This decade ends in the dust of the global financial crisis. Many are furious at the banks for their greed and shortsighted compensation schemes. The response from financiers is that if we don’t pay top people top dollar, we’ll lose talent.
Roger Bootle’s Christmas letter this year included a stunning quote from a report by the Bank of England that stated had discretionary pay been 20% lower each year from 2000 to 2008, the banks would have had plenty of capital to deal with the recent crisis.
Goldman Sachs lost more than $3 billion in the last four months of 2008 and is “on track” according to Fortune to pay out $21 billion in bonus in 2009. Like their competitors, Goldman’s bonuses are based on yearly profits. If you deduct 20%, that still leaves a significant $16.8 billion. Not chump change but any means.
The United States economy is built on risk taking and entrepreneurism. We love the Apple, Google, WalMart and Federal Express stories with good reason – They’ve made all our lives better and provided thousands of jobs. Europe palls in terms of job creation. Risk taking should be rewarded.
Enter what’s called “moral hazard”. Moral hazard is when a party is insulated from risks they normally would have been exposed to. In the financial crisis, governments around the globe bailed out institutions who were “Too Big to Fail”. This twists the rules governing risk to: if I win, I get the rewards; if I lose, I get help. That’s not the risk taking tradition we’re proud of.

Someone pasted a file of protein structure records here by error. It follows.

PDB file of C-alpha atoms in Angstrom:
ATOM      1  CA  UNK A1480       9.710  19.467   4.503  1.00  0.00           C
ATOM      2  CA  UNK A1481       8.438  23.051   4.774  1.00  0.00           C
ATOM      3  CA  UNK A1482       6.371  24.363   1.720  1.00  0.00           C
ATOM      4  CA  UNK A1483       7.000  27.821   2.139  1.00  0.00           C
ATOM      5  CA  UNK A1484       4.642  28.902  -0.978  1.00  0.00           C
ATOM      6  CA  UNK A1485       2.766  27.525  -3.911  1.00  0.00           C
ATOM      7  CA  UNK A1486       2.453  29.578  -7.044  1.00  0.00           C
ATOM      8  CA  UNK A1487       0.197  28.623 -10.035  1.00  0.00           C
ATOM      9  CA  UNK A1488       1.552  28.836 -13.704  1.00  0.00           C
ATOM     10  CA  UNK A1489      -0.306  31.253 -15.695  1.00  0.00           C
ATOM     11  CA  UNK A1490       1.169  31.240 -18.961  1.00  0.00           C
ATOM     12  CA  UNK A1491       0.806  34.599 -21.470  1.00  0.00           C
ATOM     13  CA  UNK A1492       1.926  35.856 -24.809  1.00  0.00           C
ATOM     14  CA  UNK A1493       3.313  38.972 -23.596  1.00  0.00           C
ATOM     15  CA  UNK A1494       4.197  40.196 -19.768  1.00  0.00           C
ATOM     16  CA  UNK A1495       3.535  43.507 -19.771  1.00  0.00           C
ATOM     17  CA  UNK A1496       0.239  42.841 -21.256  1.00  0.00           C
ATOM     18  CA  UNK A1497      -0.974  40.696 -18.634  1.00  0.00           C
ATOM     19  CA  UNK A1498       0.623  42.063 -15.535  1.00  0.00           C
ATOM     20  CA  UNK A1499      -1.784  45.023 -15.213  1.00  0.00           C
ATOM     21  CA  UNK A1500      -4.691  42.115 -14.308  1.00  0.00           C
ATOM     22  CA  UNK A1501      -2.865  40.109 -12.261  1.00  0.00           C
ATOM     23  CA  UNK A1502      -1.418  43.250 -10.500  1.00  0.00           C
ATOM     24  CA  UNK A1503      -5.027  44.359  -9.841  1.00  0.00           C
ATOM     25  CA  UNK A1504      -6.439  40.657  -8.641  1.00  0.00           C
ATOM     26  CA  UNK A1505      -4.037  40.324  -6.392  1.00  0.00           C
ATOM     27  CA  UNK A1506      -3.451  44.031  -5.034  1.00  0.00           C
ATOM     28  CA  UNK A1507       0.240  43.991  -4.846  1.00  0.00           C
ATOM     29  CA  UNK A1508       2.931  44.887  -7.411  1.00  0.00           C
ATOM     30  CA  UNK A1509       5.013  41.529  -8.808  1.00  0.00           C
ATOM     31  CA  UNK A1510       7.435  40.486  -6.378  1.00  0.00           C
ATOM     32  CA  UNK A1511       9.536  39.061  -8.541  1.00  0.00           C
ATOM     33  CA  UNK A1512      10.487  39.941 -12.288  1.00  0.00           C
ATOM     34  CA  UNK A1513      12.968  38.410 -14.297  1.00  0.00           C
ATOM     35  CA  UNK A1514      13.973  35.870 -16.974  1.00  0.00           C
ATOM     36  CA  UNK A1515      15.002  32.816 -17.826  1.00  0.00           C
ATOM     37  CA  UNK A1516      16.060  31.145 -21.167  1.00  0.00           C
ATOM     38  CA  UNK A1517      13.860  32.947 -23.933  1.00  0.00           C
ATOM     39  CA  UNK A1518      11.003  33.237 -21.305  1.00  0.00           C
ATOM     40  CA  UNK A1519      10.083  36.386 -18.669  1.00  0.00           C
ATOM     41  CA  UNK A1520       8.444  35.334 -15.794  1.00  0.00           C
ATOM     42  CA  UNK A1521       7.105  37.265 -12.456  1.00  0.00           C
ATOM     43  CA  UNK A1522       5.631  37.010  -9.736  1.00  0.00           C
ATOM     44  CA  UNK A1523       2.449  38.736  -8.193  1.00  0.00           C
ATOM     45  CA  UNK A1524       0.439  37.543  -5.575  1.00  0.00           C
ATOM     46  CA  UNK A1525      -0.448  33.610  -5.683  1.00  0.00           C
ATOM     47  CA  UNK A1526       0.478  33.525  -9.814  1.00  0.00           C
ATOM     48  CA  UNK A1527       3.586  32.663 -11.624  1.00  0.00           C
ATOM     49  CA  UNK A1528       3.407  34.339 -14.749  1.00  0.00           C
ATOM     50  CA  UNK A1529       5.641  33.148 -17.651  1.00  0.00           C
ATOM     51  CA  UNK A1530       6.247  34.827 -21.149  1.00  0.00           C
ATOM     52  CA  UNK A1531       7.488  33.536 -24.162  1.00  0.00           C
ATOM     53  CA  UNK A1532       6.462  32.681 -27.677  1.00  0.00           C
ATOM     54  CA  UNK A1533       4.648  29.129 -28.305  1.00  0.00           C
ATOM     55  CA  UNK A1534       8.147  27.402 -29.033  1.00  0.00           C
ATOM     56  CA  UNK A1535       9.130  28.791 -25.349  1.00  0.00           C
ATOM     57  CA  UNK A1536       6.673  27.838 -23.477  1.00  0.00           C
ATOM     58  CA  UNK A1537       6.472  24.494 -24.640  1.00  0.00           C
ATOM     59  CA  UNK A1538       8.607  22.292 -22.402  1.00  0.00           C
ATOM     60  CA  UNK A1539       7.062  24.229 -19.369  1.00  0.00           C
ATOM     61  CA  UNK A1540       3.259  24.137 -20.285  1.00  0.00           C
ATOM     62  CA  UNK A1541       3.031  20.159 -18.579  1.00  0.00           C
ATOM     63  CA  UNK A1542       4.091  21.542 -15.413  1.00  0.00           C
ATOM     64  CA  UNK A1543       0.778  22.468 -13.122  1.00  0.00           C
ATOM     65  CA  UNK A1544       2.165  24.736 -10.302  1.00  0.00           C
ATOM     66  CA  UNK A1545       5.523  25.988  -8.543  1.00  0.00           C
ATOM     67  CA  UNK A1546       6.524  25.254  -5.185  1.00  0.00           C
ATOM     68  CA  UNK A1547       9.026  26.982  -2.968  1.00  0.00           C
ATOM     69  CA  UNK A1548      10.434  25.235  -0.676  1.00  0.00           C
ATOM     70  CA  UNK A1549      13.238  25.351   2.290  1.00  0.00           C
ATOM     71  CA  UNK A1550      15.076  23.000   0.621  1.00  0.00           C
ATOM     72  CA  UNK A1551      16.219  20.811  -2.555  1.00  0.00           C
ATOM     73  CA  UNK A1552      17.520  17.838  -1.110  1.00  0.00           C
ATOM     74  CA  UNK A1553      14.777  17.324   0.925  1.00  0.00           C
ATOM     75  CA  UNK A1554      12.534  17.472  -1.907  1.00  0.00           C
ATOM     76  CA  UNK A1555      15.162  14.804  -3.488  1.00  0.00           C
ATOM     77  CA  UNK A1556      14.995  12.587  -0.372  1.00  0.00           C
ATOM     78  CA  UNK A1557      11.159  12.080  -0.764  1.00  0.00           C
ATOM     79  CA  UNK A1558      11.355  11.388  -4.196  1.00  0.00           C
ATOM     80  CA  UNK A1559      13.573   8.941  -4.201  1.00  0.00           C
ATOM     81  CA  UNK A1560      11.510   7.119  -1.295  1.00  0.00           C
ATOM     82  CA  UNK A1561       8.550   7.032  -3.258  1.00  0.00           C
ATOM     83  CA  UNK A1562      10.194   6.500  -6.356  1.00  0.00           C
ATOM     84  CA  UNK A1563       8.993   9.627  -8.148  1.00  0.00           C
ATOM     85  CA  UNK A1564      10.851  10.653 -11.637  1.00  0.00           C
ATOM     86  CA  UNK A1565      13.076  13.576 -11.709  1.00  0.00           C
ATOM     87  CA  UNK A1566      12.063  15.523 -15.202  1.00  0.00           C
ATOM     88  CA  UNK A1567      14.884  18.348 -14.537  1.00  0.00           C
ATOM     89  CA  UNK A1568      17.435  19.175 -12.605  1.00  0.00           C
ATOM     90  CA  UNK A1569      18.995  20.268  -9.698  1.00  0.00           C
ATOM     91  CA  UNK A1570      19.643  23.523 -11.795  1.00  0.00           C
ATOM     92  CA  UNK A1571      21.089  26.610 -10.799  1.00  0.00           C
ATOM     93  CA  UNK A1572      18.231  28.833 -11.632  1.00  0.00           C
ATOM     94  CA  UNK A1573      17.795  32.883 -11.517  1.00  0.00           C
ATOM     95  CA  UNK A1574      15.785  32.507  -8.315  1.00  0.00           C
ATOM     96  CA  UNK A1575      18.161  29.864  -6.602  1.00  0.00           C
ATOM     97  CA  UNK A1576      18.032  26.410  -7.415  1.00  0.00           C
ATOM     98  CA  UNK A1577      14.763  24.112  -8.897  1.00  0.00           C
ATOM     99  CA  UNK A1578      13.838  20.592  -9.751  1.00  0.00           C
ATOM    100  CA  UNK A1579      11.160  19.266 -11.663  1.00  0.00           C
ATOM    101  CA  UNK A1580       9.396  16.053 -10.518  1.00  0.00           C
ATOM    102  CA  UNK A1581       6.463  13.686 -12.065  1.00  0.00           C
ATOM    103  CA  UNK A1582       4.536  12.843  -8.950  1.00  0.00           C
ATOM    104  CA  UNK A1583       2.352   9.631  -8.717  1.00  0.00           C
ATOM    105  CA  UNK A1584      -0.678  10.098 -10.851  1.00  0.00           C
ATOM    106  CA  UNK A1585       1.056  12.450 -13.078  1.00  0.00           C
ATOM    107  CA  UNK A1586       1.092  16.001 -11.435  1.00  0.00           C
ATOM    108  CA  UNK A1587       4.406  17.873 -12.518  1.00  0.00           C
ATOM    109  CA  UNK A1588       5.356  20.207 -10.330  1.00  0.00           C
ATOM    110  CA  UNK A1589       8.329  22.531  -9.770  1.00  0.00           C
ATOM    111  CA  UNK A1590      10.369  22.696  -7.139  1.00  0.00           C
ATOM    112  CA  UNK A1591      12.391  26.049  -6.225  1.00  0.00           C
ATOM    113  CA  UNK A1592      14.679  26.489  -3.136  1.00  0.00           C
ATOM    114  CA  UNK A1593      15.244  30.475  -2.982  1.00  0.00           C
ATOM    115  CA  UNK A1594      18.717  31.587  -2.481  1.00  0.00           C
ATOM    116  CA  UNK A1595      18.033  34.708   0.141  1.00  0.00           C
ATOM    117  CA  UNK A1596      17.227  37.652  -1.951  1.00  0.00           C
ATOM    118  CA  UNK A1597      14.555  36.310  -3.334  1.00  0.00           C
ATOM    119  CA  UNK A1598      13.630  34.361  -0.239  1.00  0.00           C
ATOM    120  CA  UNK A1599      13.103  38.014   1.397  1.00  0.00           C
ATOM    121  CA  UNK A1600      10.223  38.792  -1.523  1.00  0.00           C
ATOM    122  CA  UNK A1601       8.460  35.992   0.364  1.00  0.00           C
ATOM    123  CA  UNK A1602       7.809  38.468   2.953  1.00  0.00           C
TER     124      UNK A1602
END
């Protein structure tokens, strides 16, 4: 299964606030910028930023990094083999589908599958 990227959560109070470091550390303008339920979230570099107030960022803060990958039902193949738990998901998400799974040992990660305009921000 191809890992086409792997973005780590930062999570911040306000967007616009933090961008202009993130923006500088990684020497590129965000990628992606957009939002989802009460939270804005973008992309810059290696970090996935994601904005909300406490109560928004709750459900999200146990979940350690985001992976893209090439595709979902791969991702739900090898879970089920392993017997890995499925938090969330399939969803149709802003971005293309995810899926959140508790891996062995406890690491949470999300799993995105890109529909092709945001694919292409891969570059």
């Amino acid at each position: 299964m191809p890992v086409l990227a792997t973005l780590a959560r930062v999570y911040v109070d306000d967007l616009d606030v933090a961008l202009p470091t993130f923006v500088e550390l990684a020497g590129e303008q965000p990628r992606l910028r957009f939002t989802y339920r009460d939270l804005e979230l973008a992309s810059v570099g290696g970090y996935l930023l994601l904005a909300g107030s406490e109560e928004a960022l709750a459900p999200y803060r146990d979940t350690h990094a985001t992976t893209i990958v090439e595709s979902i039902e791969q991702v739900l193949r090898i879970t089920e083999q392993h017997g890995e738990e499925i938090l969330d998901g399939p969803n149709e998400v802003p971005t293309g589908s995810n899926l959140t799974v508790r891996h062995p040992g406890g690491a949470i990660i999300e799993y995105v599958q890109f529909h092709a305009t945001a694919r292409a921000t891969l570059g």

But there’s more. Everyone who took or was effectively forced to take TARP money has or will shortly pay it back. Why? So they can pay the salaries they deem essential to pay top talent. Here’s my question: What is the best use of that money for the firm and society at large?
In a truly global economy, leaders need to think wider in time and trust. Wall St. and Main St. are entangled through 401k and pension plans. And the entanglement extends financial centers around the globe. At the same time, there’s a seismic shift occurring from west to east in economic power and competitiveness. Those in the east are rising in power and leaning into the future while many in the west cling to the past present and self interest. The impact won’t be significant in next quarter’s earnings but leaders who are thinking wider will be adjusting now. Are you leaning into the future?